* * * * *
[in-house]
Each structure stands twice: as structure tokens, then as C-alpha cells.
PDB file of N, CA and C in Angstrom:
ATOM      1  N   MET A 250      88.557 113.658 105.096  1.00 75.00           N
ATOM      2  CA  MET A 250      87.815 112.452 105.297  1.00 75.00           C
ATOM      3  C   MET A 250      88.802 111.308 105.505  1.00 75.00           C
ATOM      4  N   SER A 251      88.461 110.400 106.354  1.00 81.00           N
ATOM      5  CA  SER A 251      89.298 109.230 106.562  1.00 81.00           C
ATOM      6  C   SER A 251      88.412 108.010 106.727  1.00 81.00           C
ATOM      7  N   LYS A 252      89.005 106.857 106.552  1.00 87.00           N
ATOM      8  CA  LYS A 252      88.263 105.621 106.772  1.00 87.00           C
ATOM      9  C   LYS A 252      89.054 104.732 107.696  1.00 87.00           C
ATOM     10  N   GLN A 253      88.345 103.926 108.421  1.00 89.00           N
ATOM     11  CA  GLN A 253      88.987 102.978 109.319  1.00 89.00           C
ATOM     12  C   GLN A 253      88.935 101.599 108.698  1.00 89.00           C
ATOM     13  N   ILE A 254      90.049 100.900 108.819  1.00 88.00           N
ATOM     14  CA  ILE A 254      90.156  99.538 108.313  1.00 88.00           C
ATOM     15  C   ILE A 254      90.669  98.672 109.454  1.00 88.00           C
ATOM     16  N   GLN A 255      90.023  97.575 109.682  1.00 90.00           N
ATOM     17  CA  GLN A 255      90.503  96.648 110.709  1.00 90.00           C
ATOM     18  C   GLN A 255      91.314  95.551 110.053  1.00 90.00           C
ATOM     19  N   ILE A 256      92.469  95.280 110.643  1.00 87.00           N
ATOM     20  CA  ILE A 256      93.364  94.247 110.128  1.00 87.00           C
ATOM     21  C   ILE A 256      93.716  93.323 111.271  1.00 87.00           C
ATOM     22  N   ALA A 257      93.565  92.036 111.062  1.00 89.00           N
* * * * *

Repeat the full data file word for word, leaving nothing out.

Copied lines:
[in-house]
Each structure stands twice: as structure tokens, then as C-alpha cells.
PDB file of N, CA and C in Angstrom:
ATOM      1  N   MET A 250      88.557 113.658 105.096  1.00 75.00           N
ATOM      2  CA  MET A 250      87.815 112.452 105.297  1.00 75.00           C
ATOM      3  C   MET A 250      88.802 111.308 105.505  1.00 75.00           C
ATOM      4  N   SER A 251      88.461 110.400 106.354  1.00 81.00           N
ATOM      5  CA  SER A 251      89.298 109.230 106.562  1.00 81.00           C
ATOM      6  C   SER A 251      88.412 108.010 106.727  1.00 81.00           C
ATOM      7  N   LYS A 252      89.005 106.857 106.552  1.00 87.00           N
ATOM      8  CA  LYS A 252      88.263 105.621 106.772  1.00 87.00           C
ATOM      9  C   LYS A 252      89.054 104.732 107.696  1.00 87.00           C
ATOM     10  N   GLN A 253      88.345 103.926 108.421  1.00 89.00           N
ATOM     11  CA  GLN A 253      88.987 102.978 109.319  1.00 89.00           C
ATOM     12  C   GLN A 253      88.935 101.599 108.698  1.00 89.00           C
ATOM     13  N   ILE A 254      90.049 100.900 108.819  1.00 88.00           N
ATOM     14  CA  ILE A 254      90.156  99.538 108.313  1.00 88.00           C
ATOM     15  C   ILE A 254      90.669  98.672 109.454  1.00 88.00           C
ATOM     16  N   GLN A 255      90.023  97.575 109.682  1.00 90.00           N
ATOM     17  CA  GLN A 255      90.503  96.648 110.709  1.00 90.00           C
ATOM     18  C   GLN A 255      91.314  95.551 110.053  1.00 90.00           C
ATOM     19  N   ILE A 256      92.469  95.280 110.643  1.00 87.00           N
ATOM     20  CA  ILE A 256      93.364  94.247 110.128  1.00 87.00           C
ATOM     21  C   ILE A 256      93.716  93.323 111.271  1.00 87.00           C
ATOM     22  N   ALA A 257      93.565  92.036 111.062  1.00 89.00           N